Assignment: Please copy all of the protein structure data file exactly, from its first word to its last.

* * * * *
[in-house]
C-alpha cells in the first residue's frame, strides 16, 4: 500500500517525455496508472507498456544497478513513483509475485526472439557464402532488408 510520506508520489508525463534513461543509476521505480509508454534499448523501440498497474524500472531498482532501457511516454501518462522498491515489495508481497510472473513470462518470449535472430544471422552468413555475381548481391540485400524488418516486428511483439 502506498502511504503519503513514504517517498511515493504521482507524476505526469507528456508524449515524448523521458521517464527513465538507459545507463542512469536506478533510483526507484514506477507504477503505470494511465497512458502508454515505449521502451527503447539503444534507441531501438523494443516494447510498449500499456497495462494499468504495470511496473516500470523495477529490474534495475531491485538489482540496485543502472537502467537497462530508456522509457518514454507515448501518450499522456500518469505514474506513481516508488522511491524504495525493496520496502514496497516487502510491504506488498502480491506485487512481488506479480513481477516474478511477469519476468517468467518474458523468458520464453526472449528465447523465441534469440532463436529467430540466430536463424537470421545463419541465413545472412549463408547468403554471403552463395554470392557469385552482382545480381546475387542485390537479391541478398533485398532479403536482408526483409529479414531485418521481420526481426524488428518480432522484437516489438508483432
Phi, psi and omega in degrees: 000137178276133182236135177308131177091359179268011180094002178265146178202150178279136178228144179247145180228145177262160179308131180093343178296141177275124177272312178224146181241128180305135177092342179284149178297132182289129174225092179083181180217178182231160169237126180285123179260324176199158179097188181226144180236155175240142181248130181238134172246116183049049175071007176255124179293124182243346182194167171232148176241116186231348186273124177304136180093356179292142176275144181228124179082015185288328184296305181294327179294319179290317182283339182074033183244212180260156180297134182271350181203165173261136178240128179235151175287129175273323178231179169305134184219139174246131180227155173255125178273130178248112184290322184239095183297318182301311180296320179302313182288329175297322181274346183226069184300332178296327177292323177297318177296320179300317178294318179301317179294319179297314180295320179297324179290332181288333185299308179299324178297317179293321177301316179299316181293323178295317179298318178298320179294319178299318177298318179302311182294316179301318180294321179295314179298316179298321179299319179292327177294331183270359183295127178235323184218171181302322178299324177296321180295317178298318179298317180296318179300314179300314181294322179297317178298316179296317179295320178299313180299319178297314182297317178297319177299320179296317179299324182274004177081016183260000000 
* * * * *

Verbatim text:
[in-house]
C-alpha cells in the first residue's frame, strides 16, 4: 500500500517525455496508472507498456544497478513513483509475485526472439557464402532488408 510520506508520489508525463534513461543509476521505480509508454534499448523501440498497474524500472531498482532501457511516454501518462522498491515489495508481497510472473513470462518470449535472430544471422552468413555475381548481391540485400524488418516486428511483439 502506498502511504503519503513514504517517498511515493504521482507524476505526469507528456508524449515524448523521458521517464527513465538507459545507463542512469536506478533510483526507484514506477507504477503505470494511465497512458502508454515505449521502451527503447539503444534507441531501438523494443516494447510498449500499456497495462494499468504495470511496473516500470523495477529490474534495475531491485538489482540496485543502472537502467537497462530508456522509457518514454507515448501518450499522456500518469505514474506513481516508488522511491524504495525493496520496502514496497516487502510491504506488498502480491506485487512481488506479480513481477516474478511477469519476468517468467518474458523468458520464453526472449528465447523465441534469440532463436529467430540466430536463424537470421545463419541465413545472412549463408547468403554471403552463395554470392557469385552482382545480381546475387542485390537479391541478398533485398532479403536482408526483409529479414531485418521481420526481426524488428518480432522484437516489438508483432
Phi, psi and omega in degrees: 000137178276133182236135177308131177091359179268011180094002178265146178202150178279136178228144179247145180228145177262160179308131180093343178296141177275124177272312178224146181241128180305135177092342179284149178297132182289129174225092179083181180217178182231160169237126180285123179260324176199158179097188181226144180236155175240142181248130181238134172246116183049049175071007176255124179293124182243346182194167171232148176241116186231348186273124177304136180093356179292142176275144181228124179082015185288328184296305181294327179294319179290317182283339182074033183244212180260156180297134182271350181203165173261136178240128179235151175287129175273323178231179169305134184219139174246131180227155173255125178273130178248112184290322184239095183297318182301311180296320179302313182288329175297322181274346183226069184300332178296327177292323177297318177296320179300317178294318179301317179294319179297314180295320179297324179290332181288333185299308179299324178297317179293321177301316179299316181293323178295317179298318178298320179294319178299318177298318179302311182294316179301318180294321179295314179298316179298321179299319179292327177294331183270359183295127178235323184218171181302322178299324177296321180295317178298318179298317180296318179300314179300314181294322179297317178298316179296317179295320178299313180299319178297314182297317178297319177299320179296317179299324182274004177081016183260000000 